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Victoria to expand prison system one week after death in custody

Rachael Knowles -

Please note: this article contains reference to someone who has died.

Just one day after National Close the Gap Day and a week after the announcement of the Yoo-rrook Justice Commission and a Victorian death in custody, the Victorian Government has announced two prison construction projects.

The announcements include the expansion of the Dame Phyllis Frost Centre and the construction of Chisholm Road Prison near Geelong. The projects are two of six prison construction announcements made by the Andrews Government in the last six months.

The Dame Phyllis Frost Centre expansion will see 106 new beds, a new reception, multi-purpose buildings for education, programs and services, and expanded legal and telecourt facilities.

The project is estimated to cost $118.9 million and forms part of the Victorian Government's $1.8 billion budget investment to provide flexible prison capacity, to end cycles of reoffending and decrease incarceration rates.

"We're continuing to make significant investments in the women's correctional system to improve the rehabilitation of offenders, and help break the cycle of re-offending," said Victorian Minister for Corrections Natalie Hutchins.

According to Corrections Victoria, both the Aboriginal and Torres Strait Islander inmate population and the female inmate population have increased since July 2020. The number of people on remand is also increasing.

The State Government's commitment to expanding Victorian prisons is a huge red flag to local legal services. The Victorian Aboriginal Legal Service (VALS) is concerned about the growing rates of Aboriginal and Torres Strait Islander inmates and the potential for another Victorian death in custody.

In January 2020, Yorta Yorta woman Veronica Marie Nelson Walker died in custody at Dame Phyllis Frost Centre. Arrested and charged for shoplifting on December 30, she died in custody on remand three days later.

"More prison cells mean more Aboriginal people in prison and more Aboriginal deaths in custody," said VALS CEO Nerita Waight.

"The Victorian Government will not Close the Gap by giving with one hand and locking us up with the other."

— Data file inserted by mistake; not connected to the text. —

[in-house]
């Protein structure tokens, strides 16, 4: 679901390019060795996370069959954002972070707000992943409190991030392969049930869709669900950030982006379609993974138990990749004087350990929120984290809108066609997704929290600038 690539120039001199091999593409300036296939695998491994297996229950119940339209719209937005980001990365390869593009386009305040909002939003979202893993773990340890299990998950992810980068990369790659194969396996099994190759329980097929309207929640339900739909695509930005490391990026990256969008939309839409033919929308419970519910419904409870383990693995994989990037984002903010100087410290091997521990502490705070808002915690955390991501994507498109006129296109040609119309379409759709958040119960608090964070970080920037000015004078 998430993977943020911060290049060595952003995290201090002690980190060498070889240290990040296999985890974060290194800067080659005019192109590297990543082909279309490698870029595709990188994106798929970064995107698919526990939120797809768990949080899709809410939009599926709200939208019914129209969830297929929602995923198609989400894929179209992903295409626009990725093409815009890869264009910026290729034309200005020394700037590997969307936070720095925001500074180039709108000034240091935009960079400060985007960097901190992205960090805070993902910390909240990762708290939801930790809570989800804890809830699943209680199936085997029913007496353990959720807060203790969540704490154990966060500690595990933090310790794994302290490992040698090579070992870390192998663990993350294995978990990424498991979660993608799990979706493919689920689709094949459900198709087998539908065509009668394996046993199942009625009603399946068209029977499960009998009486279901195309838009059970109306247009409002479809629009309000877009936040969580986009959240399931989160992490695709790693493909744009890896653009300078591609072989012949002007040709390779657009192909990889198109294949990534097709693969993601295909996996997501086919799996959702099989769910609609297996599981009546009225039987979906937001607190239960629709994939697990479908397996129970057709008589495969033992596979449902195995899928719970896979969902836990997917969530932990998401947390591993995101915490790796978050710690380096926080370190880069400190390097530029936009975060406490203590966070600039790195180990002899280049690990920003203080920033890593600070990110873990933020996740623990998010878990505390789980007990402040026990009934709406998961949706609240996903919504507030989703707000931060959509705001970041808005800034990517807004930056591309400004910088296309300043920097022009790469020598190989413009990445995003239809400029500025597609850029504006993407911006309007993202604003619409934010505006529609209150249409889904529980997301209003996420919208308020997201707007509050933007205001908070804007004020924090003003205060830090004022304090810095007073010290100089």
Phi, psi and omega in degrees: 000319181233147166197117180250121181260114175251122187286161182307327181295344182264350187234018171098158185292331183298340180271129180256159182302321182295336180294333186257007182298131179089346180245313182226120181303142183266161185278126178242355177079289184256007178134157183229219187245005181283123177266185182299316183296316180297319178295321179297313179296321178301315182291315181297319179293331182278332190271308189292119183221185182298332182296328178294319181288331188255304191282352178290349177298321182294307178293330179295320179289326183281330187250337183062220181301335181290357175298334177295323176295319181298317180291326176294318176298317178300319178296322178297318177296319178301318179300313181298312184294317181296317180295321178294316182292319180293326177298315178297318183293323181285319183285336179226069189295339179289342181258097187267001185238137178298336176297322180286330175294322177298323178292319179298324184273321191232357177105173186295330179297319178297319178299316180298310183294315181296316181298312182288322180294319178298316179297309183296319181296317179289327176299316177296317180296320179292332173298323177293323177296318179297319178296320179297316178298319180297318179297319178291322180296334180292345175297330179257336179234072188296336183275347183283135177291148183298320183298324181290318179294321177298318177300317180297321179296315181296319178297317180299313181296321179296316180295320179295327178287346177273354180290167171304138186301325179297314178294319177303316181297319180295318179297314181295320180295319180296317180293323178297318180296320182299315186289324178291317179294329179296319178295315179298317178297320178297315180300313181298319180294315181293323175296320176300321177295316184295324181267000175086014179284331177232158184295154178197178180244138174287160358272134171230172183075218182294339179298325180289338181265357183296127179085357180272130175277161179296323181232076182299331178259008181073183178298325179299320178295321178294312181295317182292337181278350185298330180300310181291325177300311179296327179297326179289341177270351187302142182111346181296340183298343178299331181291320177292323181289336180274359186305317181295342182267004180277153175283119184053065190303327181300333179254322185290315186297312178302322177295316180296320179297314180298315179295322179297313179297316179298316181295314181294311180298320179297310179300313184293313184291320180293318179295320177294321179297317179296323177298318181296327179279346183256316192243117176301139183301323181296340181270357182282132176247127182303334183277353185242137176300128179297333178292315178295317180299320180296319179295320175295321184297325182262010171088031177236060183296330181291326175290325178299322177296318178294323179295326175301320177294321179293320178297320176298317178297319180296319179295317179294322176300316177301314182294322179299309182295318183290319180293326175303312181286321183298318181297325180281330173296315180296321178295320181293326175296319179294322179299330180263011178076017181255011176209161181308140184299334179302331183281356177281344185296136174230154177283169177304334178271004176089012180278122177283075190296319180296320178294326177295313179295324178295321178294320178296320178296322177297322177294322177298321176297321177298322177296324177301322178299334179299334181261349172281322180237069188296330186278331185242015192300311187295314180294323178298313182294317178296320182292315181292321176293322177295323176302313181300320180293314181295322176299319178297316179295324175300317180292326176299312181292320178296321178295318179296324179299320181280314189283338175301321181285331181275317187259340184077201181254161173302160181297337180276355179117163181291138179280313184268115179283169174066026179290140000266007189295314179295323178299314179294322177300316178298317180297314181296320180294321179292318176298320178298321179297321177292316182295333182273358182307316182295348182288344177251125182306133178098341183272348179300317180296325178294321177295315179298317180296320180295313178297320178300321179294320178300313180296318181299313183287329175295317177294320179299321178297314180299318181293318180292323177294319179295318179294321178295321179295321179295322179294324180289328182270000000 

Legal Director at the Human Rights Law Centre, Meena Singh said governments need to direct their attention to closing prisons instead of expanding.

"Prisons don't rehabilitate people or create safer communities, they only serve to compound and exacerbate disadvantage, which is a contributing factor of why people are incarcerated," said Singh.

"Instead of building more and more prisons that harm the people being warehoused in them â€" which are disproportionately Aboriginal and Torres Strait Islander people â€" the Victorian Government could be reforming laws that trap people in the prison system, like the punitive bail laws, and be creating jobs that actually help people by investing in community-driven, evidence-based responses."

As of March 12, there were 384 women at Dame Phyllis Frost Centre which has a capacity of 604. Senior Lawyer at Fitzroy Legal Service Karen Fletcher says the Victorian Government needs to rethink the expansion.

"Why does the Government think they need to double the number of women in prison by 2023? This needs a serious rethink," Fletcher said.

"Victoria desperately needs more public housing, support for struggling families to raise their kids and community mental health services.

"Job creation is important but we would prefer to work to build a better, fairer State than to build more prison cells."

NIT contacted Victorian Minister for Corrections Natalie Hutchins and Minister for Aboriginal Affairs Gabrielle Williams for comment but did not receive a response before time of publication.

By Rachael Knowles

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